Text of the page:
There is no doubt that ongoing restrictions will have a significant impact on businesses and their consumers for the foreseeable future. These restrictions will affect the ability to deliver service and/or remedies to customers and so companies should consider how to mitigate those risks and how to communicate with their customers about the likely impact.

Although we are in unprecedented times, where it is difficult to plan for change, some areas to consider will be:

  • Production delays not just for new products, but replacements and spare parts;
  • Delivery and/or repair delays in a time of self-isolation / social distancing; and
  • The effect of staff shortages on customer service and other key areas of the business such as product safety, engineering and so on.

One important consideration is the potential impact on consumer rights. Customers in the UK are entitled to certain remedies where a product was not of “satisfactory quality” or “fit for purpose” at the date of purchase:

  • Full refund within 30 days of delivery;
  • Repair or replacement or full refund if the repair or replacement do not resolve the issue / are not available within a reasonable time within 6 months of delivery; and
  • Repair or replacement within a reasonable time, otherwise partial refund (with reduction to reflect the use of the product), 6 months after delivery onwards (5 years in Scotland).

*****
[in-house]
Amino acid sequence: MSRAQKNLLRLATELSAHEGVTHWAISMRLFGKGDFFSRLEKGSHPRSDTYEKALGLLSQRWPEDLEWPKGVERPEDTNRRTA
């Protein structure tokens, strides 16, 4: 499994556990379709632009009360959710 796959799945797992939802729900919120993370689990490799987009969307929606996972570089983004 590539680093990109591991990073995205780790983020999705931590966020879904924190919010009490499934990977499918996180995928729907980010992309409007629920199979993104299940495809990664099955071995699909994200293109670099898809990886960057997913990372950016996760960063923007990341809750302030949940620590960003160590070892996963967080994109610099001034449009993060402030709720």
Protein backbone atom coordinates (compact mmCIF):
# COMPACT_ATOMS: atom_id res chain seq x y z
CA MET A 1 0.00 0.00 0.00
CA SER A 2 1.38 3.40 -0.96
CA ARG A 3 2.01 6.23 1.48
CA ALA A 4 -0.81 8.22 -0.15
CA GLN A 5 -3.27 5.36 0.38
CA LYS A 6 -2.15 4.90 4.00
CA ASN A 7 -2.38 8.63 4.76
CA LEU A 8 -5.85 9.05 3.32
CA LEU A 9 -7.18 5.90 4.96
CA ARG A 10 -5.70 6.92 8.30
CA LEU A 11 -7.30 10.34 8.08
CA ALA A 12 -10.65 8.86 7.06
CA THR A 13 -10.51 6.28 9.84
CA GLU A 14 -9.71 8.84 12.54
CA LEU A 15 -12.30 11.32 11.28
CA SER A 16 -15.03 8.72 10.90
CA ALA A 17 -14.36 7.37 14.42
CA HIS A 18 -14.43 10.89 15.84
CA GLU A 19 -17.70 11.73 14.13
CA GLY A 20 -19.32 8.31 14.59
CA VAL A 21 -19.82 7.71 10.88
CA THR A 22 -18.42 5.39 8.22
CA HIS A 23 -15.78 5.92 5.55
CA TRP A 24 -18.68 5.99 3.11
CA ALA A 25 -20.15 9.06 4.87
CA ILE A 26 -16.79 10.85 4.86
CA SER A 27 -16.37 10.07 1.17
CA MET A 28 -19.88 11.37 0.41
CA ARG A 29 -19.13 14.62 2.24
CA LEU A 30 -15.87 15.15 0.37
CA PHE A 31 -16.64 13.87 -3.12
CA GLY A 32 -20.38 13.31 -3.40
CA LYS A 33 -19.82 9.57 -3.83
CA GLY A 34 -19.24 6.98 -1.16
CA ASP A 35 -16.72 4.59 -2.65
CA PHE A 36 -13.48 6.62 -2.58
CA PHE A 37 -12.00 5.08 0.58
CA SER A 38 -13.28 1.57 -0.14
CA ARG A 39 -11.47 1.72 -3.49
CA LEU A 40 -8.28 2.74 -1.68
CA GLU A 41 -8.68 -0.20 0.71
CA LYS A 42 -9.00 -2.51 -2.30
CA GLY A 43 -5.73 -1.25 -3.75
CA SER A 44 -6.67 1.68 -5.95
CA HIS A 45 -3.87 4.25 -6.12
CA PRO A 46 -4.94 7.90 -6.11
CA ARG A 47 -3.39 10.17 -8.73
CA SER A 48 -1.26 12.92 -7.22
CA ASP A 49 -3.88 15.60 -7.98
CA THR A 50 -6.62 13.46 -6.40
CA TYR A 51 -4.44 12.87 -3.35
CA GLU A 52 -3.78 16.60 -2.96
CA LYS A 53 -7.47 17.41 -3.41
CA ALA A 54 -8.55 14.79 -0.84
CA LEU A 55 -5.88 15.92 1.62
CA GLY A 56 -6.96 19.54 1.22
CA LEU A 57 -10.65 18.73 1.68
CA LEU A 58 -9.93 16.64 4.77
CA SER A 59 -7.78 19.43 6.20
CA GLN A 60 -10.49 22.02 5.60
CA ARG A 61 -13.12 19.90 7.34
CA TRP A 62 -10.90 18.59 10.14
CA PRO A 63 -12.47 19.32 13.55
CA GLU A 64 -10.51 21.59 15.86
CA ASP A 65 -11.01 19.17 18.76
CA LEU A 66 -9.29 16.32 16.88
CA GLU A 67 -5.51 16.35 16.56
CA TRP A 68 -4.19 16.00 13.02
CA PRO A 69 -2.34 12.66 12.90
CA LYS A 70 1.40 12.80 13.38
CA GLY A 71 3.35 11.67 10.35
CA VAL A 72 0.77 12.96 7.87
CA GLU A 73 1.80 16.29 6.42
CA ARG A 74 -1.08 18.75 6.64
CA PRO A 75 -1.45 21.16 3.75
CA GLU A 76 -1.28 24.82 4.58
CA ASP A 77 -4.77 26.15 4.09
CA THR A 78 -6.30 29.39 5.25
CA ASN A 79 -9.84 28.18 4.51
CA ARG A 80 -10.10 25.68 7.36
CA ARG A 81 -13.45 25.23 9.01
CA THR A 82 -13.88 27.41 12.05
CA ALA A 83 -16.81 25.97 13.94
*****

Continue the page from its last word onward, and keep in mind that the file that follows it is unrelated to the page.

With consumers likely to be relying on online purchases more than ever, they will have additional rights (such as the 14 day right to withdraw and 14 day right to a refund after returning goods to a trader) under the Consumer Contracts (Information, Cancellation and Additional Charges) Regulations 2013.

Businesses should consider how they will provide ongoing customer support to consumers in the current conditions, including considering how delays may impact their consumers options under consumer rights law. In particular, providing a replacement or repair may not be possible due to unavailability of delivery drivers, engineers, or indeed because it is not possible to enter a consumer’s home if they are presenting symptoms. While consumer rights will continue to apply, there may be scope for greater flexibility over what is considered a “reasonable time”. In any case, communication will be key, and it will be  important that companies keep their customers informed of any delays as well as communicating any practical steps that are being taken to ensure the safety of their staff and their customers.

Inevitably a range of different solutions will be deployed by businesses as they grapple with the challenges posed by Covid-19. Ingenuity and problem-solving will be crucial to the ability of business to ensure that they can continue to service customers in these difficult times.

Follow Productwise for regular updates on best practice and key learnings arising through the COVID-19 crisis.

Posted by Jamie Humphreys

Jamie Humphreys is a litigation and regulatory lawyer. He is a strategic advisor to clients who face critical threats to their business at all stages of the product life-cycle, working with them to ensure the most favourable outcome and manage any reputational impact. He also provides policy advice to clients on proposed legislation and regulations that may introduce profound changes to their business. He has acted on high profile litigation across a range of different industries, internal investigations into allegations of fraud by global products manufacturers, major corruption investigations for Governments, and B2B product liability disputes, international recalls and consumer claims for well-known global brands. He is passionate about the impact that new technologies such as 3D printing, AI and Internet of Things will have in the products space and works with clients to ensure they prosper within a dynamic regulatory environment.